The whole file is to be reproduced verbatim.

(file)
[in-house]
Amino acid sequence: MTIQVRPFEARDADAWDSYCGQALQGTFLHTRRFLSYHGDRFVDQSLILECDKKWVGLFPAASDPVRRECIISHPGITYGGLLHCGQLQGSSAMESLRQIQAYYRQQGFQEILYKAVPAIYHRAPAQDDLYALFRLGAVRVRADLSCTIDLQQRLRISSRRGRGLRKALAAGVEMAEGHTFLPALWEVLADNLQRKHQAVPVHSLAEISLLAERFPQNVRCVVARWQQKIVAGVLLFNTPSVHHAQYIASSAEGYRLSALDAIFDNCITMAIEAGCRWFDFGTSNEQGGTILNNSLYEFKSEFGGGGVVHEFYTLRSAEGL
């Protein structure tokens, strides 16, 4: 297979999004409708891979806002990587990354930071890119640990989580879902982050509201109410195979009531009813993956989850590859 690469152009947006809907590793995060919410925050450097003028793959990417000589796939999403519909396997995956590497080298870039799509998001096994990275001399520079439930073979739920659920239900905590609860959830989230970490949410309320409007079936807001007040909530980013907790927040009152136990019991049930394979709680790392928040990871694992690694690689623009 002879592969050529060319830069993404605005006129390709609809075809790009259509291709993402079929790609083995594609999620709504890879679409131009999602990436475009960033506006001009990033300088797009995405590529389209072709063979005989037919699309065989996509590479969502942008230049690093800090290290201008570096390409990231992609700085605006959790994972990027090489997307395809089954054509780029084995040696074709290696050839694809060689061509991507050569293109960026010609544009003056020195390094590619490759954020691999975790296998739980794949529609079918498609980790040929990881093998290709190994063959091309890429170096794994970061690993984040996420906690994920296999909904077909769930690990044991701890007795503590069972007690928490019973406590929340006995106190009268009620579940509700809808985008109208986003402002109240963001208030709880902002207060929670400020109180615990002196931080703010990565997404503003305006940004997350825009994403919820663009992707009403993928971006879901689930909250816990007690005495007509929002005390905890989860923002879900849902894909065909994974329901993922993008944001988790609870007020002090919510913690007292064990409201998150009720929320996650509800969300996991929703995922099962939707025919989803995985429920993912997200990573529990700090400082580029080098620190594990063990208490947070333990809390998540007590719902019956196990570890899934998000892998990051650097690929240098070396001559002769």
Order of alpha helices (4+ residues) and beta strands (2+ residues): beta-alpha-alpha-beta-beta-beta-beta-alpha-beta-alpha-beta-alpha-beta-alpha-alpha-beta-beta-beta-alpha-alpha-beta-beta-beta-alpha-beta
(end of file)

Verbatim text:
[in-house]
Amino acid sequence: MTIQVRPFEARDADAWDSYCGQALQGTFLHTRRFLSYHGDRFVDQSLILECDKKWVGLFPAASDPVRRECIISHPGITYGGLLHCGQLQGSSAMESLRQIQAYYRQQGFQEILYKAVPAIYHRAPAQDDLYALFRLGAVRVRADLSCTIDLQQRLRISSRRGRGLRKALAAGVEMAEGHTFLPALWEVLADNLQRKHQAVPVHSLAEISLLAERFPQNVRCVVARWQQKIVAGVLLFNTPSVHHAQYIASSAEGYRLSALDAIFDNCITMAIEAGCRWFDFGTSNEQGGTILNNSLYEFKSEFGGGGVVHEFYTLRSAEGL
């Protein structure tokens, strides 16, 4: 297979999004409708891979806002990587990354930071890119640990989580879902982050509201109410195979009531009813993956989850590859 690469152009947006809907590793995060919410925050450097003028793959990417000589796939999403519909396997995956590497080298870039799509998001096994990275001399520079439930073979739920659920239900905590609860959830989230970490949410309320409007079936807001007040909530980013907790927040009152136990019991049930394979709680790392928040990871694992690694690689623009 002879592969050529060319830069993404605005006129390709609809075809790009259509291709993402079929790609083995594609999620709504890879679409131009999602990436475009960033506006001009990033300088797009995405590529389209072709063979005989037919699309065989996509590479969502942008230049690093800090290290201008570096390409990231992609700085605006959790994972990027090489997307395809089954054509780029084995040696074709290696050839694809060689061509991507050569293109960026010609544009003056020195390094590619490759954020691999975790296998739980794949529609079918498609980790040929990881093998290709190994063959091309890429170096794994970061690993984040996420906690994920296999909904077909769930690990044991701890007795503590069972007690928490019973406590929340006995106190009268009620579940509700809808985008109208986003402002109240963001208030709880902002207060929670400020109180615990002196931080703010990565997404503003305006940004997350825009994403919820663009992707009403993928971006879901689930909250816990007690005495007509929002005390905890989860923002879900849902894909065909994974329901993922993008944001988790609870007020002090919510913690007292064990409201998150009720929320996650509800969300996991929703995922099962939707025919989803995985429920993912997200990573529990700090400082580029080098620190594990063990208490947070333990809390998540007590719902019956196990570890899934998000892998990051650097690929240098070396001559002769």
Order of alpha helices (4+ residues) and beta strands (2+ residues): beta-alpha-alpha-beta-beta-beta-beta-alpha-beta-alpha-beta-alpha-beta-alpha-alpha-beta-beta-beta-alpha-alpha-beta-beta-beta-alpha-beta